The Happiness Connection  

Being mindful of your own mind

Importance of awareness

My partner called me outside on the weekend to see where he’d hung our fuchsia. My first reaction wasn’t supportive. I told him I didn’t like it and suggested an alternative place.

As he went to move it, I realized I was falling into a familiar pattern. When a new idea is presented out of the blue, I tend to have a negative first reaction. Through personal growth and self-discovery, I’ve come to understand I need a little time to get used to whatever is being suggested.

Because I noticed what was happening, I asked him to leave the plant where it was so I could see if its placement grew on me. I see this as a sign of growth.

The Oxford English Dictionary definition of mindfulness is: “The quality or state of being conscious or aware of something.”

This has been a popular topic in the health and happiness space for some time. You’re probably aware of the positive effect that mindfulness has on your wellbeing. However, have you tried being mindful of your mind? Unsurprisingly, being aware of your thought patterns can make a huge difference to your quality of life.

I’ve said it before and I’m going to say it again, awareness is the first step to transformation. If you don’t know you’re in a hole, you won’t take the necessary steps to climb out of it so you can move towards your desired destination.

Emotions are internal mental experiences. They’re about how you react, not the event or situation itself. It isn’t the stuff that makes you miserable, but the meaning you attach to it. Recognizing thought patterns, emotional reactions, and behaviours allows you to examine them and then change them if something else serves you more.

It’s important to know that mindfulness is about awareness not insight, and certainly not judgement. That means you don’t have to figure out why you react the way you do or feel bad about it. Recognize, accept, and then if appropriate, make a different choice. It’s possible to change something you don’t’ understand.

Of course, if you keep falling into holes, it might be useful to understand why, so you can stop doing it. In my case, knowing the origin of this habitual pattern doesn’t make a difference. It might be an interesting exploratory exercise, but not a necessary one.

I’m working towards mental mindfulness. I’m trying to observe my thoughts when they appear and then pausing to consider whether they’re serving me. If they aren’t, I’m trying to consciously choose different ones that are less emotional and triggering.

In the case of the placement of the fuchsia, I noticed the old pattern as it emerged and chose to react differently. I didn’t dig in my heels or buy into the first story my brain presented me with. That’s what allowed me to shift and view the situation less emphatically and less emotionally.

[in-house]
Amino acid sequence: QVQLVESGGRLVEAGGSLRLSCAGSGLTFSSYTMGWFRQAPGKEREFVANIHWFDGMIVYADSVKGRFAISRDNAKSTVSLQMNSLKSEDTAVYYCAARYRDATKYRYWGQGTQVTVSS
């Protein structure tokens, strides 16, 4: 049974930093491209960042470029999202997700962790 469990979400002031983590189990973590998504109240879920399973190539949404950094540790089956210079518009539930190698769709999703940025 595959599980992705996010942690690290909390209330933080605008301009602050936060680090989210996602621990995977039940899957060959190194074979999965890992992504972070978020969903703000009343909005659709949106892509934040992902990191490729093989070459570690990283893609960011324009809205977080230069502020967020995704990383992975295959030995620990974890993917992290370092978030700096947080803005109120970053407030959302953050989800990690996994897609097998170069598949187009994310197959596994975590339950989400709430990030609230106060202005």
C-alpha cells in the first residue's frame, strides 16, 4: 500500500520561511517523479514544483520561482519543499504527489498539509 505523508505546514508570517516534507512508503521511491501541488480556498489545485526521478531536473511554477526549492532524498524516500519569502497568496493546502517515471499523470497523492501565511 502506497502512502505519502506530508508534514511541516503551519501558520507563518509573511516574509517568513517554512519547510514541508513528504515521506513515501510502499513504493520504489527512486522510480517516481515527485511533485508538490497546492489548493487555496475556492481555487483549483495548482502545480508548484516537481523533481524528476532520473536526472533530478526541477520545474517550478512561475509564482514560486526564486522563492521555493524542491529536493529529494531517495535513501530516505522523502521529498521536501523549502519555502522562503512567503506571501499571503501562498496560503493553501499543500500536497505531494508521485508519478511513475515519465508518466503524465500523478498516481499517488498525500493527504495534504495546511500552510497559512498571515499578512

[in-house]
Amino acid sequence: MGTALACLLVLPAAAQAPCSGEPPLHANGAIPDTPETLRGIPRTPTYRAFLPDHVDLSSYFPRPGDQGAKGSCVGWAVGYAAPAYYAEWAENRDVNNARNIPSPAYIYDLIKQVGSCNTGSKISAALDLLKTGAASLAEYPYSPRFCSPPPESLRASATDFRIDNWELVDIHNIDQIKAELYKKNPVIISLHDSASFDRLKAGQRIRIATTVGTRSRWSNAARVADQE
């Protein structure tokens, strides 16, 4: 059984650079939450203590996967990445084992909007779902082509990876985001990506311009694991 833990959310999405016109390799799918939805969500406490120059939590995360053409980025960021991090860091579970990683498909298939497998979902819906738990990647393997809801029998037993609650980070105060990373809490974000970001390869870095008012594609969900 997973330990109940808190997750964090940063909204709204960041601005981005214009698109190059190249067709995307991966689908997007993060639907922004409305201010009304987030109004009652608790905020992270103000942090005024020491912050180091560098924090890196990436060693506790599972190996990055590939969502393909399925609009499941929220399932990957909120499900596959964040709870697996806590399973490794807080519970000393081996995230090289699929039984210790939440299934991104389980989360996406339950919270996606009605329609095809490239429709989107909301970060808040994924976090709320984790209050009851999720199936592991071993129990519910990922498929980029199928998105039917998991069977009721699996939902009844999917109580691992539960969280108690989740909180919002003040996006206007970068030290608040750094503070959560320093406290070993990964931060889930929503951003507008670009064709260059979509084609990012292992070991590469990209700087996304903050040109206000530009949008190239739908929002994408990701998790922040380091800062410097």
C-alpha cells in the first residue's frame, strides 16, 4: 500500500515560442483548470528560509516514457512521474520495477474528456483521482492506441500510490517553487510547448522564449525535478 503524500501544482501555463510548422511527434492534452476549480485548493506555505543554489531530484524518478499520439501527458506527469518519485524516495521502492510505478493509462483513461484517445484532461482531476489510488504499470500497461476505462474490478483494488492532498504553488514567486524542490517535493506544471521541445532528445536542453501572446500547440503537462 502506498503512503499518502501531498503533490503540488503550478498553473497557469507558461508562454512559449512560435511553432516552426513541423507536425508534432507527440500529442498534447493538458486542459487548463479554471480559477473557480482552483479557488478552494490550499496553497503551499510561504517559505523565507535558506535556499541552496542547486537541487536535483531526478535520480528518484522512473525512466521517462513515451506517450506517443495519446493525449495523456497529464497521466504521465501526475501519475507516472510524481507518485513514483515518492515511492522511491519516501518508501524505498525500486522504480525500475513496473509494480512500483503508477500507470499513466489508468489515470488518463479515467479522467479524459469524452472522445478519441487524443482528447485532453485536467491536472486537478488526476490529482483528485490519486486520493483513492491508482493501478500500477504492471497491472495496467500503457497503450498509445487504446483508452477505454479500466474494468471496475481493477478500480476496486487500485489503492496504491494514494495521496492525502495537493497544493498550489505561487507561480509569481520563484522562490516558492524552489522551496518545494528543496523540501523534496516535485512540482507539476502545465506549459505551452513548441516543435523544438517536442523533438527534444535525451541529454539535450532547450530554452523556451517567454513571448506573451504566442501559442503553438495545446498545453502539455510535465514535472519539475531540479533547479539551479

Being aware of traditional thought patterns and choosing to change them isn’t a process that’ll you’ll adjust to overnight. It’ll require some effort and continuous monitoring. But if you try this and your experience is like mine, you’ll feel more contented with life, create healthier relationships, and make better decisions.

It’s important to realize that you’re in control of your mind and your emotions. When thoughts and feelings arise, it’s up to you to decide whether they serve your highest good.

If they don’t, choose to be mindful of your mind and shift or replace them with something that does.

This article is written by or on behalf of an outsourced columnist and does not necessarily reflect the views of Castanet.

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About the Author

Reen Rose is an experienced, informative, and engaging speaker, author, and educator. She has worked for over three decades in the world of education, teaching children and adults in Canada and England.

Research shows that happy people are better leaders, more successful, and healthier than their unhappy counterparts, and yet so many people still believe that happiness is a result of their circumstances.

Happiness is a choice. Reen’s presentations and workshops are designed to help you become robustly happy. This is her term for happiness that can withstand challenge and change.

Reen blends research-based expertise, storytelling, humour, and practical strategies to both inform and inspire. She is a Myers Briggs certified practitioner, a Microsoft Office certified trainer and a qualified and experienced teacher.

Email Reen at [email protected]

Check out her websites at www.ReenRose.com, or www.ModellingHappiness.com

The views expressed are strictly those of the author and not necessarily those of Castanet. Castanet does not warrant the contents.

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